Reviews |Sony A9 AF System explained

Sony A9 AF System explained Review

Sony A9 vs Sony A7 II

Autofocus (AF) performance is one of the often quoted advantages of DSLRs over mirrorless cameras. Recent models like the Olympus OM-D E-M1 II and Fuji X-T2 have started to turn the tide, but the Sony A9 is designed to challenge the likes of the Nikon D5 and Canon 1DX Mark II which means it has an advanced hybrid focusing system with 693 AF points.

Sony A9 AF System: AF Modes

As you’d expect, the Sony A9 has Single and Continuous AF modes along with DMF (Direct Manual Focus) mode which allows you to tweak the focus manually. There’s also a collection of autofocus options which determine which AF points are available for focusing as follows:

Wide: The camera uses the whole area available for focusing with green frame marks (or small squares) indicating the point of focus. This is especially useful with subjects that move unpredictably.

Zone: In this mode you select a zone in which the target will appear, it’s more targeted than Wide area AF and is also useful with moving subjects.

Center: The A9 uses a rectangle at the centre of the sensor for focusing. It’s useful for the focus-and-recompose technique.

Flexible Spot: This mode is useful when you want to target a small area of the frame for focusing. The size of focus point can be switched between small, medium and large, but even large gives you a fairly precise area to work with. It’s handy for stationary subjects.

Expand Flexible Spot: This is similar to Flexible Spot but if the camera can’t focus on the single selected point it uses the surrounding points. It’s useful for when you want to target the focusing but the subject is a little tricky perhaps with low contrast.

Lock-on AF: In this is only available in continuous focus mode. It allows you set the starting focus point and once the shutter button is pressed half-way, the camera tracks the subject around the frame. The focus area can be set to small, medium or large. It’s useful with moving subjects that have a known starting position. If the active focusing area moves away from the the subject you need to reset the starting point.

Eye AF: This option option is useful for portraits and is hidden in the Camera Settings 2 section of the main menu under Custom Key (Shoot). Once you have assigned a control on the A9 to activate Eye AF you need to press and hold it while pressing the shutter release to take the shot.

Face Detection:  Useful for portraits and shooting situations, this can be activated via Camera Settings 1 in the main menu. It’s also possible to register faces and assign a priority to them for focusing.

Testing the Sony A9’s eye tracking ability


Sony A9 AF System: AF performance

I’ve been using the Sony A9 AF system for the last week or so and it’s really impressed me. When I was photographing birds in flight on the Farne Islands I found that it was able to identify the subject with incredible speed and keep it sharp as subject distance changed. It quickly latched onto birds in flight and with a maximum continuous frame rate of 20fps (frames per second) I was provided with many sharp images.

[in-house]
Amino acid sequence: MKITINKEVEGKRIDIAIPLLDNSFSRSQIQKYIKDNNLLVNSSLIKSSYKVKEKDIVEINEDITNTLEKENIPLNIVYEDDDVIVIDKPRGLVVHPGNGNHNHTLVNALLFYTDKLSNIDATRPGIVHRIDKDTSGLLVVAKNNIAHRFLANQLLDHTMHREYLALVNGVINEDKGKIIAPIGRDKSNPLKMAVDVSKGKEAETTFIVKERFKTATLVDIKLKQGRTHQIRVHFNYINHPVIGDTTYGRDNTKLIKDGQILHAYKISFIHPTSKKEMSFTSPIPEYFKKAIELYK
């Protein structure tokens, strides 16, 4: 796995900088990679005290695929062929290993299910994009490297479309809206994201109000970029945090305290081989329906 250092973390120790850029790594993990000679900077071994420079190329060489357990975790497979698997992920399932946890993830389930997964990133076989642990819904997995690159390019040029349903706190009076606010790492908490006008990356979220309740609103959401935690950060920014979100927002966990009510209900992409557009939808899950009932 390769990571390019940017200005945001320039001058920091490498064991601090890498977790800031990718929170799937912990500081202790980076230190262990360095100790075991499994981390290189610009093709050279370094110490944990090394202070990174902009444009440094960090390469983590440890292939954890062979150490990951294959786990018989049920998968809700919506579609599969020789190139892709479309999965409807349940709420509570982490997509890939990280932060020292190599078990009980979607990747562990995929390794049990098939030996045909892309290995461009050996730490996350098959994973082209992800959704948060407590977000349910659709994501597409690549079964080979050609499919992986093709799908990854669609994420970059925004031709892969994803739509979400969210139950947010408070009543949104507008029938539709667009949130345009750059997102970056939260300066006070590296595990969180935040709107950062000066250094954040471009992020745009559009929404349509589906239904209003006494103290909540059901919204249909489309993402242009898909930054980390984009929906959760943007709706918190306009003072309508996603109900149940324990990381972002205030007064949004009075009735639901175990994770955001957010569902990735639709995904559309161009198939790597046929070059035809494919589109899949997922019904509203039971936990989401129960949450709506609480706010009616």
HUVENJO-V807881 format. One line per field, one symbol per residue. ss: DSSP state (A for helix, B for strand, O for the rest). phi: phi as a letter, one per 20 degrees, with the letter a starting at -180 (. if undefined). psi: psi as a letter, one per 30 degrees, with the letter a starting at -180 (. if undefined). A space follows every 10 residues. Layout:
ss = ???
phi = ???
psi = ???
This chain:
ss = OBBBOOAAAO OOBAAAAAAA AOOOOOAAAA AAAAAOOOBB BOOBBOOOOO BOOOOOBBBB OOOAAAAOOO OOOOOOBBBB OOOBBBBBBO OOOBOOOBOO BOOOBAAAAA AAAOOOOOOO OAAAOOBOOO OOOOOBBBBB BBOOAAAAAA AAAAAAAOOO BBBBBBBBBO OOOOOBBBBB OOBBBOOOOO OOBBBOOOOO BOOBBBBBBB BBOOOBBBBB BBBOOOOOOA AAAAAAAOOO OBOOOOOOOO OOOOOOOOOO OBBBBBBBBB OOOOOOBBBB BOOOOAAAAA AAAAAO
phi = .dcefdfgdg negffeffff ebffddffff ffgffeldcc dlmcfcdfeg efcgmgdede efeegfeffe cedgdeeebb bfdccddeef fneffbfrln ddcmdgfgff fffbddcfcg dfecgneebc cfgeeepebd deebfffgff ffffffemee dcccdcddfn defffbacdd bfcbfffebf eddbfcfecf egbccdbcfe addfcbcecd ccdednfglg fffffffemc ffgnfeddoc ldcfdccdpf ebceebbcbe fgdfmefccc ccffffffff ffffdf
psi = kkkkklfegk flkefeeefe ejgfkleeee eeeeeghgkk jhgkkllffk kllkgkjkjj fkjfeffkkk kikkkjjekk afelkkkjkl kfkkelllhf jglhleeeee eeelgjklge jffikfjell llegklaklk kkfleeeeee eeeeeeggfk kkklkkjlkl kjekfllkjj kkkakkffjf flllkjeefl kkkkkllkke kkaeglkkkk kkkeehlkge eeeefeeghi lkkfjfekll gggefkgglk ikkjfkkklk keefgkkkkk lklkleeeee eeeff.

In the past I’ve found that it’s best to restrict the focus area size as much as possible to get the subject in focus and keep it sharp. With the Sony A9 AF system, however, I’ve found that Wide setting, which uses all 693 focus points, works incredibly well. This is a significant advantage when you’re photographing a moving subject that could appear anywhere in the frame and move unpredictably.

Interestingly, when photographing my dog on a beach using Wide or Zone focusing in Continuous AF mode I found that if the dog was motionless the camera sometimes failed to identify the subject and focused a little closer to me than the dog. However, when my dog moved the A9 quickly snapped the lens into focus and kept him sharp as he raced towards me.

It also did a good job of focusing on his face, the closest part of him to me. If he turned away, his backside was the focus of attention.

Sony A9 vs Sony A7 II: What are the Key Differences?

Using Expand Flexible Spot and Lock-on AF mode also produced sharp images but there’s far greater onus on the photographer to frame the target correctly and my hit rate with birds in flight and my dog was much higher with Wide and Zone AF mode.

The downside to using Wide or Zone mode is that you leaving the focus point decision to the camera, but with green squares lighting up to indicate the point of focus (and a clear viewfinder) you can see where will be in focus and most of the time the A9 seems to get it right.

When I was photographing boxers in a ring at the Sony A9 launch event using Wide mode sometimes meant that the focus was on a boxing glove rather than a boxer, or a different boxer from the one I would’ve chosen, but the result was still usable.

There were a few occasions when the A9 wasn’t able to focus straight away on what seemed like a straightforward subject, but these were very few and far between. On the whole I’ve been extremely impressed with how it performs. It makes photographing difficult subjects easier than any other camera I’ve ever used.

Sony A9 AF System Images


Sony A9 AF System
Article Name
Sony A9 AF System
Our testing is underway and we’ve spent some time looking at the Sony A9 AF system, checking out the options and testing its performance
Publisher Name
Camera Jabber
Publisher Logo

This site uses Akismet to reduce spam. Learn how your comment data is processed.

1 Comment
Inline Feedbacks
View all comments